BUSINESS
March 5, 2014 | By Bob Fernandez, Inquirer Staff Writer
Comcast Corp., seeking to broaden its Internet services and make money on streamed TV content, is negotiating to purchase a San Mateo, Calif., company that inserts and tracks advertising in Internet and mobile video. Comcast is reportedly looking to pay $320 million for seven-year-old FreeWheel Media Inc. Comcast, the nation's largest cable-TV company and residential Internet provider, already owns the Seattle-based thePlatform, which manages and hosts on-demand video for Comcast and other companies.
NEWS
March 5, 2014 | By Andrew Maykuth, Inquirer Staff Writer
Mayor Nutter remembers the dark days of the Philadelphia Gas Works, when the city lent the utility $45 million and PGW suspended its $18 million annual city franchise fee for seven years to stay afloat. So it was with some pride that Nutter announced Monday that a Connecticut energy company, UIL Holdings Corp., had agreed to buy PGW for $1.86 billion. The sale price is at the upper end of the range that the city's financial adviser estimated the utility would fetch. "PGW literally could have taken the city down," Nutter said in an interview.
BUSINESS
March 2, 2014 | By Andrew Maykuth, Inquirer Staff Writer
The city's yearlong quest to find a buyer for the Philadelphia Gas Works is passing into a new, frenetic phase, and a Connecticut utility that entered the natural-gas business only three years ago is said to be Mayor Nutter's choice to take over PGW. UIL Holdings Corp. of New Haven, parent company of Connecticut electric utility United Illuminating Co. and three New England gas utilities, has been selected by Nutter, according to a published report. Sources said a deal is incomplete, and no terms were disclosed.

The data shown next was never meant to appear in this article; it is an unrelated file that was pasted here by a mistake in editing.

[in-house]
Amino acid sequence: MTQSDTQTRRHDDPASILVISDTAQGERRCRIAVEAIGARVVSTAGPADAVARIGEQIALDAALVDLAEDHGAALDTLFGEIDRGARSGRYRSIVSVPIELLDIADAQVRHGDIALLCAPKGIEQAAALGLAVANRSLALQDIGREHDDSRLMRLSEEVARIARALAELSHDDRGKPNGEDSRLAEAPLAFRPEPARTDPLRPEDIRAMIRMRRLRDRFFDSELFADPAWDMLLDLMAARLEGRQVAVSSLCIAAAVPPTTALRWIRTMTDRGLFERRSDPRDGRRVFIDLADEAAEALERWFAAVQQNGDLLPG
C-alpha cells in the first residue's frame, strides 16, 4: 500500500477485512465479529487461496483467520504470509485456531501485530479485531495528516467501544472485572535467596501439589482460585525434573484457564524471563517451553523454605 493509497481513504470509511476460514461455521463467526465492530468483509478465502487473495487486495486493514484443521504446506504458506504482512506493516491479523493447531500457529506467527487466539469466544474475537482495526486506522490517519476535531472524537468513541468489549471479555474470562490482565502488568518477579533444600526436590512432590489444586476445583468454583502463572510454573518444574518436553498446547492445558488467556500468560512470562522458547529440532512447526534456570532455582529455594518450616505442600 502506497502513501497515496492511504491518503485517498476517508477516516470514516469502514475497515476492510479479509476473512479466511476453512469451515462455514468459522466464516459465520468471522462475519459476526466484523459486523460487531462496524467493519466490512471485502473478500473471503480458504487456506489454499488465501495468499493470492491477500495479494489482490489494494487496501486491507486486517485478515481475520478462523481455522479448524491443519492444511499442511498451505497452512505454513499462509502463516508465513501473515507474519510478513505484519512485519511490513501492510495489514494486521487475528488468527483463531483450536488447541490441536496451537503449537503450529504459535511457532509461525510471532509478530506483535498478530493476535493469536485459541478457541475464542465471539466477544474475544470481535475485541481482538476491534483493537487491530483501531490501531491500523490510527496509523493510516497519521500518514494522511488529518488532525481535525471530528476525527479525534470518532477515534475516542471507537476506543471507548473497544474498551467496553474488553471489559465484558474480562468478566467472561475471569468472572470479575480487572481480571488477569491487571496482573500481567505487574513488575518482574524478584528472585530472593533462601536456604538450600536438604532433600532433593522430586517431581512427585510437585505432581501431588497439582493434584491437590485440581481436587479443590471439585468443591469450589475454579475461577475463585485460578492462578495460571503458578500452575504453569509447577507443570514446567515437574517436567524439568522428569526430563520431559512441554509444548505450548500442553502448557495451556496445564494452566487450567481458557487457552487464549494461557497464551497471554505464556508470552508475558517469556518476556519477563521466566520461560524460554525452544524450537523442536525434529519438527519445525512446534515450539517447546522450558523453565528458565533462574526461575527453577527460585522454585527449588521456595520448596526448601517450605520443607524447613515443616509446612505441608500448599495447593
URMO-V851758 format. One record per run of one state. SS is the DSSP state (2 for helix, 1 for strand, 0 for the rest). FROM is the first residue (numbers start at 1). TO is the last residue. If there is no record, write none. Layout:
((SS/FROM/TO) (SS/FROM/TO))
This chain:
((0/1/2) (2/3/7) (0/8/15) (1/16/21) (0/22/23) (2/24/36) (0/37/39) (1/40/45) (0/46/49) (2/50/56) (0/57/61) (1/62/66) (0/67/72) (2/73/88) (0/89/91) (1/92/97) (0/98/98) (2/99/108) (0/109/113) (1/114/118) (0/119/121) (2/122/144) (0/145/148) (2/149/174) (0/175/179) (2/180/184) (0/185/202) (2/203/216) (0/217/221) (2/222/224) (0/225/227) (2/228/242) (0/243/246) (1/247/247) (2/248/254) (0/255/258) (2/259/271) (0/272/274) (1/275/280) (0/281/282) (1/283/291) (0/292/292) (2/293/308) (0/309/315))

BUSINESS
February 23, 2014 | By Chris Mondics, Inquirer Staff Writer
Reed Smith L.L.P.'s Philadelphia office is set to move its 320 lawyers and support staff from One Liberty Place to new quarters at Three Logan Square. When the move is complete March 3, firm leaders say the firm will occupy about 20 percent less space in a reconfigured office with greater energy efficiency and more opportunities for collaboration. "Aside from the burden of unpacking, we are excited about having brand-new surroundings," said Leonard Bernstein, managing partner of the Philadelphia office.
NEWS
February 22, 2014 | By Ben Finley, Inquirer Staff Writer
In what opponents are calling a victory, a company that wants to build a hazardous-waste incinerator in lower Bucks County has put its efforts on hold indefinitely. Allen Toadvine, attorney for Route 13 Bristol Partners, said Bristol Township had asked for more specifics on the potential release of pollutants, and said the firm needed to choose a manufacturer for the plant before it could provide those details. The township Zoning Hearing Board was to consider Monday the firm's application for a variance to build the incinerator, the first step in a years-long approval process that would end at the Pennsylvania Department of Environmental Protection.